White House Didn’t Want Diplomats to Draw Attention to Release of Congressionally-Approved Aid Package

Several U.S. diplomats working on obtaining security funding for Ukraine were told by White House officials not to make a big deal of the release of the aid package, according to a Wednesday report from The New York Times.

In a September 12 email obtained by the Times, Brad Freden, the State Department’s acting deputy assistant secretary overseeing issues in Europe and Eurasia, wrote he had just learned that “the hold on all security assistance for Ukraine had been lifted.” He also relayed instructions from the administration that the release of the aid package would not be accompanied by a public announcement because the money was only withheld as part of a “normal review” process.

“NSC said that in the spirit of the ‘hold’ being a normal review, there will be no public announcement that it has been lifted,” Freden wrote, adding, “Keep moving, people, nothing to see here…”.

When another diplomat responded that the Ukrainian government intended to “make it public here,” Freden responded within minutes, saying that might not be such a good idea.

“In terms of public messaging, N.S.C. is deliberately treating both the hold and its lifting as administrative matters,” he wrote. “My advice is to keep your public messaging low-key as well.”

The Times also obtained a series of unreported internal State Department email communications leading up to the final approval of Ukrainian security aid showing that U.S. diplomats were growing increasingly embittered with the administration’s decision to withhold congressionally-approved aid to the country.

Jim Kulikowsi, the State Department’s regional assistance coordinator, on August 5 reportedly emailed several State Department employees in Ukraine and Eastern Europe about the situation.

“We realize the strain this puts on posts and your ability to conclude grants and carry out programs,” Kulikowski wrote, never mentioning why the administration froze the funds. “We currently await further guidance and will provide you with an update as soon as we know about next steps.”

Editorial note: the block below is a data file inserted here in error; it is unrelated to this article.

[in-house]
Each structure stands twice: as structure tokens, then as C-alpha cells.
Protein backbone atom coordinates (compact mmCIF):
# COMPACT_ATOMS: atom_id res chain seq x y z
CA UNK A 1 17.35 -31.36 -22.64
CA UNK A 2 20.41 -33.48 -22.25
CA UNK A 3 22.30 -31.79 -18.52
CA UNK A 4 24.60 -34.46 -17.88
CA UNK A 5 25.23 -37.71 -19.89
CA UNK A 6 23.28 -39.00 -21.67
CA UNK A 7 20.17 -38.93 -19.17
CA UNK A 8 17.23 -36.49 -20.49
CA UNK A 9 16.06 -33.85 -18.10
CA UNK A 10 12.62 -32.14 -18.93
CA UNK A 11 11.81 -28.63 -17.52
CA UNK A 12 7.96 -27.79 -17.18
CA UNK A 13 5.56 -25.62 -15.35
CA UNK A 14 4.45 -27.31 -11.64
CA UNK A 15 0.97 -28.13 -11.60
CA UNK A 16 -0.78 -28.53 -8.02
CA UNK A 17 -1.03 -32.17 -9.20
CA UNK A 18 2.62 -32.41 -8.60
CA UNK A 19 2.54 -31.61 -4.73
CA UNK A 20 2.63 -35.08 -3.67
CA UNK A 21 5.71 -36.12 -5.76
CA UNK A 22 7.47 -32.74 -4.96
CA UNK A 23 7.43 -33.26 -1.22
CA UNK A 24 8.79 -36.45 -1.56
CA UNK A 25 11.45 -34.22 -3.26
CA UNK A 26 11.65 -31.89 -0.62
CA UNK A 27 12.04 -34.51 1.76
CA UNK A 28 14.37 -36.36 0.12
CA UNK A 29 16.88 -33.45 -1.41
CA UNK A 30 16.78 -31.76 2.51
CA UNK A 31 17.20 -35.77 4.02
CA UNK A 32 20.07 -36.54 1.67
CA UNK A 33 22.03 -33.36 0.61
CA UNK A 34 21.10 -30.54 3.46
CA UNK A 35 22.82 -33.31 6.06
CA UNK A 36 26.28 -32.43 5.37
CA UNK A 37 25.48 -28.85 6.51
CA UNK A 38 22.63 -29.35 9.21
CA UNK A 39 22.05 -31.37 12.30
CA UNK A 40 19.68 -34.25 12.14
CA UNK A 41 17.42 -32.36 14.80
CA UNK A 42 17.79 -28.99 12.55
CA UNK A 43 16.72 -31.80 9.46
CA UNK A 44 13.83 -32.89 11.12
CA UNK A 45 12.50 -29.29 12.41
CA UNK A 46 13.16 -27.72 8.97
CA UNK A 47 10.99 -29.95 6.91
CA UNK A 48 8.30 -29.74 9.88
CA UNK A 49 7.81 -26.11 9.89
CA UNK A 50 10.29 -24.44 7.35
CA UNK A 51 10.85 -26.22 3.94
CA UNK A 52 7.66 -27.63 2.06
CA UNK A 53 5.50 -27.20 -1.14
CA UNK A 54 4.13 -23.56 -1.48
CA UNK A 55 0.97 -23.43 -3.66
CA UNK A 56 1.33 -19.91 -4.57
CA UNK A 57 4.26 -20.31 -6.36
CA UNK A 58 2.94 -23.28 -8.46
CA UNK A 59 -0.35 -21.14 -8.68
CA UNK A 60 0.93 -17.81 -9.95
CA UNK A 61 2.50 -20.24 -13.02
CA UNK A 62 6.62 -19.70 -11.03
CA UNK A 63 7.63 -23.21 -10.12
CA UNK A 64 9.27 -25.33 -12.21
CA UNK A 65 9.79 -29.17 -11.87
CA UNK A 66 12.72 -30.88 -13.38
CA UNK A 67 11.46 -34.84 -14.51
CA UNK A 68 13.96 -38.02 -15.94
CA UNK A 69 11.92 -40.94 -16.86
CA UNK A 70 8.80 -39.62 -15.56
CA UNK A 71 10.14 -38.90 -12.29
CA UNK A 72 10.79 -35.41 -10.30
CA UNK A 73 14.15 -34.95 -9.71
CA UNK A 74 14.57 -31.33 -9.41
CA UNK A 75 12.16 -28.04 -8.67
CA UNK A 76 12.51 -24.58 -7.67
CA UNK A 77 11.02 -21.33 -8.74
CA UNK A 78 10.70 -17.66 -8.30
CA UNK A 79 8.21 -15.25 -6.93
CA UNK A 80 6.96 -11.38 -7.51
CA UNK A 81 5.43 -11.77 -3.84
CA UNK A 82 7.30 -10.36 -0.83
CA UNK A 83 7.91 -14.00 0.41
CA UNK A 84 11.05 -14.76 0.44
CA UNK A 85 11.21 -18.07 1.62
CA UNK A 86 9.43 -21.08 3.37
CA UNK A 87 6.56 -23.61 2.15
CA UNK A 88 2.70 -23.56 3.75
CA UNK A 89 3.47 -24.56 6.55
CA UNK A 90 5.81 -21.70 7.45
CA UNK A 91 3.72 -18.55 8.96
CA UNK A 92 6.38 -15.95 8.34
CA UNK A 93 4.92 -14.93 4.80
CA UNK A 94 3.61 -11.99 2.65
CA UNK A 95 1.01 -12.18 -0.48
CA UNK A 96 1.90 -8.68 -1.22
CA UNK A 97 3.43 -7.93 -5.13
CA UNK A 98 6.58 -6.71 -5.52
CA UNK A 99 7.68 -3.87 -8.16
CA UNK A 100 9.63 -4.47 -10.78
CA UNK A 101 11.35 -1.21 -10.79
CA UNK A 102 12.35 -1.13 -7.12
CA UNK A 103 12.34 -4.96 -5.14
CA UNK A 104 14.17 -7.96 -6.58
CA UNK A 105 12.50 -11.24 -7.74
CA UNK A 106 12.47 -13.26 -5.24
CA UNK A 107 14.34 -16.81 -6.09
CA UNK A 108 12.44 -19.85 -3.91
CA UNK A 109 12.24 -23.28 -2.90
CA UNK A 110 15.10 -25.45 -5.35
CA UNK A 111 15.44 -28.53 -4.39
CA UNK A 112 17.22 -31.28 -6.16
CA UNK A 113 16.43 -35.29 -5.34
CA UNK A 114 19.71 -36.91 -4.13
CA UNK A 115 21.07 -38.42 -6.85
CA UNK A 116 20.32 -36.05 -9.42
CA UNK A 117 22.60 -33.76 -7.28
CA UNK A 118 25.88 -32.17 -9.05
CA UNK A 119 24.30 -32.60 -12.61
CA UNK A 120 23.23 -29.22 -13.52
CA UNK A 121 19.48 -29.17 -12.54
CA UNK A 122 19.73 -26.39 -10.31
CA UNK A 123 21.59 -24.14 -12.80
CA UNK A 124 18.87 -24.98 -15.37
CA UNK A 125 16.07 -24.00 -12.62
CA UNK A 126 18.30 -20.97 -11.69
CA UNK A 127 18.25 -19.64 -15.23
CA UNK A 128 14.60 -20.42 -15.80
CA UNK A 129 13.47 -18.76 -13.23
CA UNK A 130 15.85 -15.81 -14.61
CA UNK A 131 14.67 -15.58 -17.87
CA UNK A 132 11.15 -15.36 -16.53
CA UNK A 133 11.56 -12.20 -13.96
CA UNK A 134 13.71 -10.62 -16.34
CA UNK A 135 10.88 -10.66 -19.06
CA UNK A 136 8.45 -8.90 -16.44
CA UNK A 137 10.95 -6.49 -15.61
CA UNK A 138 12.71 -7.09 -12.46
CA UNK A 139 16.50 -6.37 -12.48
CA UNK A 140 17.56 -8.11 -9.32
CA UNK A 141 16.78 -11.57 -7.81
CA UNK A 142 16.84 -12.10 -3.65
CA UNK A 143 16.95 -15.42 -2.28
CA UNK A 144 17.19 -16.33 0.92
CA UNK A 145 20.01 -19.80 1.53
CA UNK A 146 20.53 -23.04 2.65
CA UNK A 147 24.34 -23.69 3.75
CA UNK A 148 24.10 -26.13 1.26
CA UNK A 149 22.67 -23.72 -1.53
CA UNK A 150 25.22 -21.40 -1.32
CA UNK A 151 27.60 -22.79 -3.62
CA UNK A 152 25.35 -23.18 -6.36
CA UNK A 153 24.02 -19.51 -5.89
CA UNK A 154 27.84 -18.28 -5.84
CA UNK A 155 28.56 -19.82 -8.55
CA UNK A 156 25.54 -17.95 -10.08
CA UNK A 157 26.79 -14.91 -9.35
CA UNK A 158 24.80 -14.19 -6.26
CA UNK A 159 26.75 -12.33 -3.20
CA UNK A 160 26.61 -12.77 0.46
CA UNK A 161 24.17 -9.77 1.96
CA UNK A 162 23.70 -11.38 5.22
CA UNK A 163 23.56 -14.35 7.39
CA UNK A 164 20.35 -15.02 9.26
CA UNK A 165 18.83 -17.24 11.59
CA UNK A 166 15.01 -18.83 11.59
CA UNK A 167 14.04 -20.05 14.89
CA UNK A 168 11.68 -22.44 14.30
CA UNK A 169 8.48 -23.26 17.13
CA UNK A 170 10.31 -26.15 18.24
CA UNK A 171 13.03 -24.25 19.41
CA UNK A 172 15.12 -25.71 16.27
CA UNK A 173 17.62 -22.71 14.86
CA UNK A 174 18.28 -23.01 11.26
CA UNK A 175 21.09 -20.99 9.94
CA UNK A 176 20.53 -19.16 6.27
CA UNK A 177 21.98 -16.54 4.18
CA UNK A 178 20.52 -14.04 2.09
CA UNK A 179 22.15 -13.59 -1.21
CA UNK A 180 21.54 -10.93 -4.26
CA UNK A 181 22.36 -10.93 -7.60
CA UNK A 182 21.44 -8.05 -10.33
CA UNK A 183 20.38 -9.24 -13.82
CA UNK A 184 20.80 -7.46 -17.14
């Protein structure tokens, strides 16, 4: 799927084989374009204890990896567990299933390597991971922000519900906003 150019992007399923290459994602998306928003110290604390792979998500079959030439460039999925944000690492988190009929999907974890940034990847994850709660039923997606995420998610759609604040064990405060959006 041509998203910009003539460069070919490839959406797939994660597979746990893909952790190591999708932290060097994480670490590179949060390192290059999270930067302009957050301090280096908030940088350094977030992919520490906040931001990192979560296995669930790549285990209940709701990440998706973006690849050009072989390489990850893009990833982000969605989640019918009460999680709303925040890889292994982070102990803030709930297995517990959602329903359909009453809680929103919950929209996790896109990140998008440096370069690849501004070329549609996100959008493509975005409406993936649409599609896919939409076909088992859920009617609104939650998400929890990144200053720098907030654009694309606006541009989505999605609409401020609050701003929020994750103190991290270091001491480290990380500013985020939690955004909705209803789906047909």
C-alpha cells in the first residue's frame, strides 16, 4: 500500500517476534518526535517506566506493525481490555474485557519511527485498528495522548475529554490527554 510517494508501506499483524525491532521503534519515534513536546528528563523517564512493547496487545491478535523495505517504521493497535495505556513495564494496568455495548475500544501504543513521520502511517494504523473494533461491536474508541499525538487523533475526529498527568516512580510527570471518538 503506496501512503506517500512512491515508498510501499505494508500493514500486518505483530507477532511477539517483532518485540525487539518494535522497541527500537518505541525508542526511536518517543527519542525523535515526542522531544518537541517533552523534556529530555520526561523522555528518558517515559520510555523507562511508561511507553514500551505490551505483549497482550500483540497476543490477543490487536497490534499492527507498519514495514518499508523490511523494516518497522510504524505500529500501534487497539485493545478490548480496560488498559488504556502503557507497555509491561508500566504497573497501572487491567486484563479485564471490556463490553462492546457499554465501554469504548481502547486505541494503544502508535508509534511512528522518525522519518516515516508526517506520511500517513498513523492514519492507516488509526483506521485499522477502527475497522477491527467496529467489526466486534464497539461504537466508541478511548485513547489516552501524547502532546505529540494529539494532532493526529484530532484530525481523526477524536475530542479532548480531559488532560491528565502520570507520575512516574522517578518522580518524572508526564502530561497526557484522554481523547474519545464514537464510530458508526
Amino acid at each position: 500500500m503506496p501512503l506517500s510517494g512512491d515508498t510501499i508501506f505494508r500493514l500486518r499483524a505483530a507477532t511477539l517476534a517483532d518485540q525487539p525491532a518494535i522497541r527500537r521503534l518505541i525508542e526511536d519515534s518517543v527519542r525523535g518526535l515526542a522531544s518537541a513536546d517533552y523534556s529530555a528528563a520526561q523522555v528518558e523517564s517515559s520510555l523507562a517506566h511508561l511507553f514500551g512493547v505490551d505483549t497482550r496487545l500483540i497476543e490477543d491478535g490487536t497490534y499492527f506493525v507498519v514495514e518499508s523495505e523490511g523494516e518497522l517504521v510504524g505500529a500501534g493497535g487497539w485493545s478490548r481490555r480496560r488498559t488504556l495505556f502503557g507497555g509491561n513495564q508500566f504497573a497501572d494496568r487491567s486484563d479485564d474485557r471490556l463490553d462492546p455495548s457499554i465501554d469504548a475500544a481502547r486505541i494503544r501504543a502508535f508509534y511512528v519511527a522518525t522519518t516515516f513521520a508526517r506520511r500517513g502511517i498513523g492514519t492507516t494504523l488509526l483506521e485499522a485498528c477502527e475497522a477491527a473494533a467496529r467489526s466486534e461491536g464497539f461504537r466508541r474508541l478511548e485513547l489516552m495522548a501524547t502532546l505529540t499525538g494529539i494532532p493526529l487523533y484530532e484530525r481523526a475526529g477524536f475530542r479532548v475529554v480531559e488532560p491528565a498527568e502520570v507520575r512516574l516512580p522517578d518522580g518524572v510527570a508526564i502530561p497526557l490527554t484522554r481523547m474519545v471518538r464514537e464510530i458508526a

While President Donald Trump and the White House have insisted the administration only sought to ensure the money was being spent properly, text messages from U.S. diplomats show that at least some were concerned that the money was being used to improperly put pressure on Ukrainian president Volodymyr Zelensky to launch politically advantageous investigations.

The relevant text messages, which legal experts have said are evidence of “consciousness of guilt,” began on September 1 when former U.S. Ambassador to Ukraine and current chargé d’affaires for Ukraine William B. Taylor texted a group of U.S. diplomats, “Are we now saying that security assistance and WH meeting are conditioned on investigations?”

The White House only increased scrutiny of the messages when they directed one of the diplomats included in the discussion — U.S. ambassador to the European Union Gordon Sondland — not to testify before multiple House investigatory panels on Tuesday.

[image via Chip Somodevilla_Getty Images]

Jerry Lambe is a journalist at Law&Crime. He is a graduate of Georgetown University and New York Law School and previously worked in financial securities compliance and Civil Rights employment law.

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